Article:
MIAMI -- Manny Ramirez acknowledged that he has made many mistakes in his life and he seeks a new chance to show that he has changed.
In an exclusive interview with ESPN Deportes, Ramirez said it was a mistake to have used banned performance-enhancing substances and to retire without providing any explanation to fans last April, and he declared that he is in the best physical shape of the last three years.
"Every day that goes by I regret the decisions I made by following bad advice," Ramirez said on Sunday in Miami. "We are human, we make mistakes, we are not perfect. Everybody deserves a chance to show he has changed," he added.
Ramirez, a lifetime .312 hitter with 555 homers and 1,831 RBIs over 19 seasons with Cleveland, Boston, Los Angeles, the Chicago White Sox and Tampa Bay, was reinstated by Major League Baseball from the voluntary retirement list to the free agent list on Saturday. The Dominican player opted for retirement instead of serving a second suspension totaling 100 games for violating baseball's drug policy last April, while he was under contract with the Tampa Bay Rays.
"I was badly advised, I took a decision I should not have taken. I should have said something to my fans," he said about his quiet and abrupt retirement seven months ago. "I was surrounded by many people who gave me bad advice. I made an emotional decision, but I have regretted that decision since the day I made it," he added without identifying the alleged guilty parties.
Under an agreement with Major League Baseball, Ramirez must serve a 50-game ban instead of the 100 games as stipulated for repeat offenders. The suspension will begin the moment that Ramirez signs with any team.
The 12-time All Star and member of the Boston Red Sox's 2004 and 2007 World Series Championship teams has been contacting teams personally to determine if there is any interest in his services.
"If a scout comes by and sees me, sees the shape that I'm in, I can get a big league contract, but the doors are open," he said regarding the possibility of finding himself forced to accept a minor league deal with no guarantees.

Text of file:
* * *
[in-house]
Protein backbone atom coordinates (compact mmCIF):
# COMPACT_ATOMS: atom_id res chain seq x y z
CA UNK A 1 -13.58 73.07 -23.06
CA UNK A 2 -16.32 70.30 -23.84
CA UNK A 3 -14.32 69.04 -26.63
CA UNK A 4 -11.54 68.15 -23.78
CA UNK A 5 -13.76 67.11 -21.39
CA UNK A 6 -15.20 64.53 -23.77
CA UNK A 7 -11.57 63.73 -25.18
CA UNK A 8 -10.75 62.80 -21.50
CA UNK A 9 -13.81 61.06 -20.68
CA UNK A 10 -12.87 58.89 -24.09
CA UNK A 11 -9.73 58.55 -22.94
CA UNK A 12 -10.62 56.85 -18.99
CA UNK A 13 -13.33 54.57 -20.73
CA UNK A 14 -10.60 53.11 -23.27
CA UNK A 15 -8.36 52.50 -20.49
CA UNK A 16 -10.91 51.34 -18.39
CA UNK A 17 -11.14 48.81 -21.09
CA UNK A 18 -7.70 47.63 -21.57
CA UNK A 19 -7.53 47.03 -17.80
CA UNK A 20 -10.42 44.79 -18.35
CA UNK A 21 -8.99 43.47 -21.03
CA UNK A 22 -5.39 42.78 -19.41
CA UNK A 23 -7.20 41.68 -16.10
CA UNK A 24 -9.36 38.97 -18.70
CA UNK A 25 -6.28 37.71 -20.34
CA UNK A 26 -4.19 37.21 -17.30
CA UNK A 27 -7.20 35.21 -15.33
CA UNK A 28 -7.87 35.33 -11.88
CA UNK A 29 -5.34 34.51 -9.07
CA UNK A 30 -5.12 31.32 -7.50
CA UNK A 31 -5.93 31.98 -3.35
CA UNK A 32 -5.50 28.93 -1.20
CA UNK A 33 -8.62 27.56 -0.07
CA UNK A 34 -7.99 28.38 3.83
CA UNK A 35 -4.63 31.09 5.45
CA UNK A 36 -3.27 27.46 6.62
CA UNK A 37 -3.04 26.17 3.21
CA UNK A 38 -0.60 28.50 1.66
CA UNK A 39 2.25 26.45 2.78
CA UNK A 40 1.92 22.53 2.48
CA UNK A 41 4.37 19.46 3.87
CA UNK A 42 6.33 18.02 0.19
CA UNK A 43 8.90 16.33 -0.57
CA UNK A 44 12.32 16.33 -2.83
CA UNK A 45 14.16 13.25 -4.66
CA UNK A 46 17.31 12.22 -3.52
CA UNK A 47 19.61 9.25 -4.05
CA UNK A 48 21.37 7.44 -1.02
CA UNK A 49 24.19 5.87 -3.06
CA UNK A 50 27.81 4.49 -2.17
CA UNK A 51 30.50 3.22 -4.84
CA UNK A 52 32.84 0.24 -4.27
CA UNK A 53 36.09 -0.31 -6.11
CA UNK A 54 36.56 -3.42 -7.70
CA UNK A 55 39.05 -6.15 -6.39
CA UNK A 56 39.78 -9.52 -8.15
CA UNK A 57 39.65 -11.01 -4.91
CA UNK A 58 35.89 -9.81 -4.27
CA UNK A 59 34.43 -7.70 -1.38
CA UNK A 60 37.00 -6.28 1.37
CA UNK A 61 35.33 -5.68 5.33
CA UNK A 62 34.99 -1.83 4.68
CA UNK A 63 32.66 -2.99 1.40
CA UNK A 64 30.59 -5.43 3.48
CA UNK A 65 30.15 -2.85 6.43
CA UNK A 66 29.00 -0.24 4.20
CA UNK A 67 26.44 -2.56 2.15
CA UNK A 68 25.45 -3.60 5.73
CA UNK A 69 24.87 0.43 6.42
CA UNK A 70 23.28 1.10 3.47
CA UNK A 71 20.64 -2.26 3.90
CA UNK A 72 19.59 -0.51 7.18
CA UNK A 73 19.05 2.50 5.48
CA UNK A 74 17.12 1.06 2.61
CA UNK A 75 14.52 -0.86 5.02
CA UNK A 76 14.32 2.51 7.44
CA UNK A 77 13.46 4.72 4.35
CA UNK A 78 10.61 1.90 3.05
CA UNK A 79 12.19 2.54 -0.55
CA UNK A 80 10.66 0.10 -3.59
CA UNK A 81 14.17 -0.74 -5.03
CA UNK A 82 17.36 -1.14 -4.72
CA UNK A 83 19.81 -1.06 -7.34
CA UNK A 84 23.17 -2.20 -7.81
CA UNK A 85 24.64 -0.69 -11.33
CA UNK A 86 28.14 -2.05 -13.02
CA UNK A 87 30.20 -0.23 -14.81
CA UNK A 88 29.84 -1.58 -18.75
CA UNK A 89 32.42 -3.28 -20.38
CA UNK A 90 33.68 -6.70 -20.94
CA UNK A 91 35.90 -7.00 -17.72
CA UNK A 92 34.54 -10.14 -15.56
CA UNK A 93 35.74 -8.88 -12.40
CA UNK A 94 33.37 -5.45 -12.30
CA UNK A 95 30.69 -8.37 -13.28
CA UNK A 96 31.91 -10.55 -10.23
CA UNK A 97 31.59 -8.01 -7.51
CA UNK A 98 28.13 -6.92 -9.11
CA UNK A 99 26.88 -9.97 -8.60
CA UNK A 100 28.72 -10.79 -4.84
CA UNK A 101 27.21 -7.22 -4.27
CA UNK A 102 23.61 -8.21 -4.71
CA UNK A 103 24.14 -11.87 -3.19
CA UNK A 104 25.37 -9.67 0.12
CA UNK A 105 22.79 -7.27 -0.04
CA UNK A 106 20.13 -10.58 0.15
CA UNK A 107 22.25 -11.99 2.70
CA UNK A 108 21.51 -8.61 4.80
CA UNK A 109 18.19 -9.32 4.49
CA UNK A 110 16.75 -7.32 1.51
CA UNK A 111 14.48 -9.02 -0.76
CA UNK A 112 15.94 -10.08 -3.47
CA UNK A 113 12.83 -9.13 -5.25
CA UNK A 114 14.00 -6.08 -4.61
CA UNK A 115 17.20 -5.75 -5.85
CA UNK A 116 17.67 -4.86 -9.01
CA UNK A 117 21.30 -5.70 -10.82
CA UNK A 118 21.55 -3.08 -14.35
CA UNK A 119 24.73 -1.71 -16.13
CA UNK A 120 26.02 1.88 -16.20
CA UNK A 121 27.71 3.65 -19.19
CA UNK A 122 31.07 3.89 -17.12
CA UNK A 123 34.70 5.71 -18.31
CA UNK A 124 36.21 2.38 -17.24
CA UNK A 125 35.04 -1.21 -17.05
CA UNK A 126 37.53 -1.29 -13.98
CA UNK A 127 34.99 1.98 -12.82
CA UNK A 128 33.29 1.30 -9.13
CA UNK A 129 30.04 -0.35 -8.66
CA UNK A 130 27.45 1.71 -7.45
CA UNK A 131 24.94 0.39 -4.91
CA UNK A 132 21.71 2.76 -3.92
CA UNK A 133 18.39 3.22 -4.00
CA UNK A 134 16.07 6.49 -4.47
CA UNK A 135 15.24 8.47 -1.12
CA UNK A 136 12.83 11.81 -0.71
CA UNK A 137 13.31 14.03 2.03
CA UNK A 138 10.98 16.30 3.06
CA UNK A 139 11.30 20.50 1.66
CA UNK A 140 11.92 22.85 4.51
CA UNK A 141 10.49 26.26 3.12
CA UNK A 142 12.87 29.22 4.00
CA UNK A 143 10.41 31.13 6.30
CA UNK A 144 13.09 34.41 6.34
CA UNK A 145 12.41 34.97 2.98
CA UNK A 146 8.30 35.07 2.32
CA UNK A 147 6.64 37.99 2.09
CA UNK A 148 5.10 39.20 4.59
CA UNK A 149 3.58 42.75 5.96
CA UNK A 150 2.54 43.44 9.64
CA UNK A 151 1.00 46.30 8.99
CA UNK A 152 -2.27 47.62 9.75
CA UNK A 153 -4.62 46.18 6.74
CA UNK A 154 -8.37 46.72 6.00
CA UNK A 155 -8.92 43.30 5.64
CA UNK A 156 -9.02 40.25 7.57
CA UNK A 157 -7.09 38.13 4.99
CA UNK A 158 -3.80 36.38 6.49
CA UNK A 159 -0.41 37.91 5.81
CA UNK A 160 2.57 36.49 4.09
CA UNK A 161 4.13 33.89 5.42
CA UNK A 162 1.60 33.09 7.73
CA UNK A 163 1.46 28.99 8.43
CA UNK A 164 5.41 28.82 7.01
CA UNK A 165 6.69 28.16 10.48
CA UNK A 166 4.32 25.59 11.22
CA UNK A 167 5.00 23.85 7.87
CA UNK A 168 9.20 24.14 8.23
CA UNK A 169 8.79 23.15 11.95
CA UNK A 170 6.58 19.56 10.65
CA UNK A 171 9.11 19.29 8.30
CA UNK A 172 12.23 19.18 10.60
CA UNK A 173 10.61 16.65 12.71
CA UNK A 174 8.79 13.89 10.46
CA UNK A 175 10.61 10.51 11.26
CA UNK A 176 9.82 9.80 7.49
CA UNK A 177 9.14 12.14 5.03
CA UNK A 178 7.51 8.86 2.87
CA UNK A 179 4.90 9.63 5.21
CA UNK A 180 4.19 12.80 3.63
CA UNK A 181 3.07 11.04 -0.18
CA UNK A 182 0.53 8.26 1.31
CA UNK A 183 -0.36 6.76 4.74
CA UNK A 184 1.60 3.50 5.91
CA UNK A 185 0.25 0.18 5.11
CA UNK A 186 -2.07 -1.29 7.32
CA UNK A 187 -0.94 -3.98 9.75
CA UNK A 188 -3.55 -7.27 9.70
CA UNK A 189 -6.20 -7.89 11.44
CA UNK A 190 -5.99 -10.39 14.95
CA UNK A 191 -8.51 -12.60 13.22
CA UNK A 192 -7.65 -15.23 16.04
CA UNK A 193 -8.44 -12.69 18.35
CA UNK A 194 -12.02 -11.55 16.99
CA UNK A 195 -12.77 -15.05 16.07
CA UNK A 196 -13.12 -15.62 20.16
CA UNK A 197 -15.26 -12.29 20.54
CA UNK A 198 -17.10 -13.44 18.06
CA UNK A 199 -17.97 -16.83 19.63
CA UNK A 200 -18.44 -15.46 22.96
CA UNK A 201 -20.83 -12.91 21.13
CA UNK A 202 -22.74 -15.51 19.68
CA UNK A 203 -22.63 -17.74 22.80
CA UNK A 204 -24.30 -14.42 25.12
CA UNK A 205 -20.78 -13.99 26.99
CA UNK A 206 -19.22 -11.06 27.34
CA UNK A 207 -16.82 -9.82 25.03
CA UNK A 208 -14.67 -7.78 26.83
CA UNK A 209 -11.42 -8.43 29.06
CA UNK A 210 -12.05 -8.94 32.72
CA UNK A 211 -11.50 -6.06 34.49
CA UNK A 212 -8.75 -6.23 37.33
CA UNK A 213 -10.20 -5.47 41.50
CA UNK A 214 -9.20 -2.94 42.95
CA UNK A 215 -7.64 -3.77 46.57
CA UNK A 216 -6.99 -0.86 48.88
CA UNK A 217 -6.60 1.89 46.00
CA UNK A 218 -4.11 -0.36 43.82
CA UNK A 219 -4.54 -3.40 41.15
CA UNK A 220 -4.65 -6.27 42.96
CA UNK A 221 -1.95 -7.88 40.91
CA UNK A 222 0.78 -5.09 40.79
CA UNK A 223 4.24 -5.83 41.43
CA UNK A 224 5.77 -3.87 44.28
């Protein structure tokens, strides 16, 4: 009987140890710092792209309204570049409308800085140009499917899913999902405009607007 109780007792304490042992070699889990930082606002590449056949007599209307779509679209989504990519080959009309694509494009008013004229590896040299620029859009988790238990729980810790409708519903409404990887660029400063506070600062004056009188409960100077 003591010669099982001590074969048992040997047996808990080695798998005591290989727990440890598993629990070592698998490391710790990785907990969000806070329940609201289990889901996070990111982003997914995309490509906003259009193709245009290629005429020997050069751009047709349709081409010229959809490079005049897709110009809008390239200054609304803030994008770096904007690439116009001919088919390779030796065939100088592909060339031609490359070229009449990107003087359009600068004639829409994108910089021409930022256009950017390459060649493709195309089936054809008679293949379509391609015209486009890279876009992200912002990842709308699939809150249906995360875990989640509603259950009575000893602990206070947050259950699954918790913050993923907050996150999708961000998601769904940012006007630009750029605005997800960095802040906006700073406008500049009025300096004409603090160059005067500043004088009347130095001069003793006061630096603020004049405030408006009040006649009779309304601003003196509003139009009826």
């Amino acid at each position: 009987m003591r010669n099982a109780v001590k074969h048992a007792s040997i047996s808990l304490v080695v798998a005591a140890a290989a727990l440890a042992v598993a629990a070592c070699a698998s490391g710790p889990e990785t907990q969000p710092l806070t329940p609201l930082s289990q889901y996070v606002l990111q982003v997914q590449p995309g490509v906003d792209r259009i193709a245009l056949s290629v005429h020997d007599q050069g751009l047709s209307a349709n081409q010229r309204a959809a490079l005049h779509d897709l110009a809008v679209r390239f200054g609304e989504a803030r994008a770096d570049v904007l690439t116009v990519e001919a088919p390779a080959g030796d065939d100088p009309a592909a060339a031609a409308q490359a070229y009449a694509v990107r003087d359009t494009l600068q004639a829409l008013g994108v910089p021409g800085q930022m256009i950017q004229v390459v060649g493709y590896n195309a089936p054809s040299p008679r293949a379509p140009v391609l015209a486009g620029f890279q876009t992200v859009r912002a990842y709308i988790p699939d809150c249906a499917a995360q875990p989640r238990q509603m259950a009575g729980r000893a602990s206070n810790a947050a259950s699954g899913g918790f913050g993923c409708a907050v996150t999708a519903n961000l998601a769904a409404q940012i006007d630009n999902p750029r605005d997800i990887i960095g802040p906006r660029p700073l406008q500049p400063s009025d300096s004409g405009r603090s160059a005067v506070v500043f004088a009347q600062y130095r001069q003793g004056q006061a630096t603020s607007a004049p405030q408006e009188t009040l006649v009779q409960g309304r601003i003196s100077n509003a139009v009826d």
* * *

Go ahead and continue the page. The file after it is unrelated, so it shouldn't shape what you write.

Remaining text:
"It took me three years to reach ideal conditioning again. In 2009 due to the suspension, in Chicago, in Tampa, my mechanics were off. Physically I was doing well, but not mentally. Baseball is a mental game. You can have a car with 1,000 horsepower, but if you don't have someone who can drive it, forget it," the 39-year-old veteran said. "I am awaiting an opportunity," he noted.
When the reporter asked Ramirez if he'd be willing to play in Japan or any other place outside the United States, he said: "We are the working class and wherever there is work, you must go work." MLB's reinstatement also opens the door for Ramirez to play in the Dominican League.
Ramirez expressed support for Milwaukee Brewers outfielder Ryan Braun and warned that it is important to listen to what he has to say before voicing any opinions. Braun, this past season's NL MVP, tested positive for a performance-enhancing drug and faces a 50-game suspension if the initial finding is upheld, ESPN reported on Saturday.
"Ryan is a tremendous ball player ... the information out there is pure speculation. He must be allowed to speak in order to know what is happening," said Ramirez, who was suspended twice for violating Major League Baseball's drug policy.
"None of those substances will make you a better baseball player. There are rules in the big leagues and we must respect them," commented Ramirez, who began his career with the Cleveland Indians in 1993.
In October, Ramirez announced that he would play once again for the Aguilas Cibaeñas in the Dominican winter league for the first time since the 1993-94 season, but he was informed by the commissioner's office that he was on a list of ineligible players because of his unresolved matters in Major League Baseball. The player then decided to request reinstatement to baseball.
"I made a mistake and the commissioner's decision must be respected. I would like to play for Aguilas, dedicate a year to my country so that fans may see me play," he said.
Off the field, Ramirez faces a legal case in the state of Florida, where he has been accused of domestic violence after an argument with his wife, Juliana. Ramirez told investigators that he never hit his wife but that he did grab her by the shoulders and shake her, which caused her to hit herself against the headboard of the bed. The couple has since reconciled.
"I adore my wife, who has been with me through all the ups and downs. She has always supported me and she tells me I can do anything. Ever since I was in Boston, she would give me a push and tell me, 'One doesn't know what one has until one loses it,' " Ramirez said.
"I love you guys a lot. Manny coming soon," he told his fans by speaking to the cameras while concluding the interview with ESPN Deportes.
Enrique Rojas is a reporter and columnist for ESPNdeportes.com and ESPN.com.